Indian Railways initiative to install bio-toilets: no more filth on rails


Most common sight in the Indian railway stations is the railway tracks littered with the excreta  and all kind of dirt. It is because of the flush toilets, currently used in most of the train, which dumps the human waste directly on the track without any treatment, which create unhygienic conditions in the stations, which can lead to various kind of diseases, and corrode the tracks. 


According to an estimate, India Railways generates 6000 tonnes of solid waste from trains and passengers at railway stations every day, out of which about 4000 tonnes of human waste is dumped directly onto rail tracks. With so much of train traveling population, it was a serious issue of concern for Indian Railways. 


Indian Railways with the help of  DRDO developed a bio-toilet. This is somewhat similar to the Bio-digester already in use for the Indian troops serving in Siachen Glacier or other high altitude region where normal process of degradation is not possible due to very low temperature. The bio-toilets  contain a colony of anaerobic bacteria, kept in a container under the lavatories that converts human waste into water and small amount of gas. The gas are released into the atmosphere and the water is discharged after chlorination on to the track.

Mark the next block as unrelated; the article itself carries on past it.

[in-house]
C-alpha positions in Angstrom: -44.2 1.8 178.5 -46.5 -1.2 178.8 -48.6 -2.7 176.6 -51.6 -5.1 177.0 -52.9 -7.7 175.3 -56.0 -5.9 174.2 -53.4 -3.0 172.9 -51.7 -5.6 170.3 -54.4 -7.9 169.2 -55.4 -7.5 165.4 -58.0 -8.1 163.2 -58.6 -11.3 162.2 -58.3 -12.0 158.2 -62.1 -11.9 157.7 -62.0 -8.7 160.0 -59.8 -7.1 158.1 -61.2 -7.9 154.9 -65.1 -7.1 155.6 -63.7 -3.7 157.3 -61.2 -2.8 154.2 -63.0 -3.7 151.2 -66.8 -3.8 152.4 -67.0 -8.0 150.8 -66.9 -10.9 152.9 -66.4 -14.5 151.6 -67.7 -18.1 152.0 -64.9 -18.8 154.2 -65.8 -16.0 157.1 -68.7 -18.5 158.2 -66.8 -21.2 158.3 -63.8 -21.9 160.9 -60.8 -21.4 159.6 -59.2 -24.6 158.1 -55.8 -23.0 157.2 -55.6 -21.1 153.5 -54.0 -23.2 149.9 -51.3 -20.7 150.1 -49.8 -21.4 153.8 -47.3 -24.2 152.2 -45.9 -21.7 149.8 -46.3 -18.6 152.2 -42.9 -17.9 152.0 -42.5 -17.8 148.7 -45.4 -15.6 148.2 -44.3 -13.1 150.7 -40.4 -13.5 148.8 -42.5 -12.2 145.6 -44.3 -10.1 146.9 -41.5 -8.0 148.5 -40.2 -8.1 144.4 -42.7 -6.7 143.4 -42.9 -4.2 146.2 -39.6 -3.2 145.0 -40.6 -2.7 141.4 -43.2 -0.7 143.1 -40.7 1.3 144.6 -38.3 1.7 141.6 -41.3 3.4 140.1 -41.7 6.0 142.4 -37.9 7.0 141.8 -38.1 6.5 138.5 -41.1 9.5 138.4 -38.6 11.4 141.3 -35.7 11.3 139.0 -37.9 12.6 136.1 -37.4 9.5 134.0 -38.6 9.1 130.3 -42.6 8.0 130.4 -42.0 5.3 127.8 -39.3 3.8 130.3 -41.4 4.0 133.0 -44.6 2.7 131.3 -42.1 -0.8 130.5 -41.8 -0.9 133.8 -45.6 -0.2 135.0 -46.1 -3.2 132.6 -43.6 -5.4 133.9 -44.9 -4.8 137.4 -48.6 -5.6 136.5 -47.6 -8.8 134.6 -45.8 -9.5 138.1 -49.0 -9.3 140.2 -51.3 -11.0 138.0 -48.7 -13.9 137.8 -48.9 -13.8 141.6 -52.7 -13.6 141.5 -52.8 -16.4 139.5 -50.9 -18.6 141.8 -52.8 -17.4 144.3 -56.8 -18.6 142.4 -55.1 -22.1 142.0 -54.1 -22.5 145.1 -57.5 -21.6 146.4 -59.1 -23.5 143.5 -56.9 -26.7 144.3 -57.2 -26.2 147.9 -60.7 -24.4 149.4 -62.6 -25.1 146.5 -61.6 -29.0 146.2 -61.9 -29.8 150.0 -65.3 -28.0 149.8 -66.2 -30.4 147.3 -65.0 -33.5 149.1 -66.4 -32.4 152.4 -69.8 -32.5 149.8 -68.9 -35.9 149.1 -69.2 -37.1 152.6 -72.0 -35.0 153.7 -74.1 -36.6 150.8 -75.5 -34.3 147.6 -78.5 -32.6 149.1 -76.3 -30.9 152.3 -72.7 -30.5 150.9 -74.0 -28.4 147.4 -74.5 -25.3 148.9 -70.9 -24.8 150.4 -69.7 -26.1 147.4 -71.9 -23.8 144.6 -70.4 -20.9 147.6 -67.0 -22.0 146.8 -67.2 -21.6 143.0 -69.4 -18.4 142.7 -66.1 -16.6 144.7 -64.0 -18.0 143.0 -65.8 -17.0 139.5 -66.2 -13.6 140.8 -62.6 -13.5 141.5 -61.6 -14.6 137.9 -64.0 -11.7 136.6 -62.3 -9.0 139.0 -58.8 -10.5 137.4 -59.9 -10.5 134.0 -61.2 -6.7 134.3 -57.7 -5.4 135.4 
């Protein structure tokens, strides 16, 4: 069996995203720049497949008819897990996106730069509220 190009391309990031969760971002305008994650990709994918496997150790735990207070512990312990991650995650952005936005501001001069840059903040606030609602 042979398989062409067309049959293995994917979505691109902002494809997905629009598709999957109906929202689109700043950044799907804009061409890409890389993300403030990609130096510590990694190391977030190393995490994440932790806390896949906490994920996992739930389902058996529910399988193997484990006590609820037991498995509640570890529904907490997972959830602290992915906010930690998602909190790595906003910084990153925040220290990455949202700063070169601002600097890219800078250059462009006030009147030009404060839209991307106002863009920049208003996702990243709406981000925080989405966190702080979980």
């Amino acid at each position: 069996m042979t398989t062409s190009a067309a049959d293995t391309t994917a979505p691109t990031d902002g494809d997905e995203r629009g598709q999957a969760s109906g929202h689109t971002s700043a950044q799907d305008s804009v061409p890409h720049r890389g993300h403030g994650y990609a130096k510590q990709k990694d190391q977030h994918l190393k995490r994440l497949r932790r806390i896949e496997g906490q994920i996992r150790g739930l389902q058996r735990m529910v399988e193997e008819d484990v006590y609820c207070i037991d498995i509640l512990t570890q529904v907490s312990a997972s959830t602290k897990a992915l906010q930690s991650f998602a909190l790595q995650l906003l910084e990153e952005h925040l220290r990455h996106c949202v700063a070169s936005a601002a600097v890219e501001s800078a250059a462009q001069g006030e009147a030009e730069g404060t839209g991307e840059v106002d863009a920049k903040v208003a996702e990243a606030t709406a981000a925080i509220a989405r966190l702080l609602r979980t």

There are many advantages of using bio-toilets. The anaerobic bacteria used in the green toilets can easily survive in extreme climate condition and normal disinfectant used by railway for cleansing don't kill this bacteria. Currently  there are 35,000 bio-toilets installed in 10,000 railway coaches. Under its Swachh Rail-Swachh Bharat programme, Indian railways aim to install 1,40,000 bio-toilets in all 55,000 coaches by 2019 and make entire rail network as zero discharge zone. This is a perfect combination of 'Make in India' and 'Swachh Bharat'.

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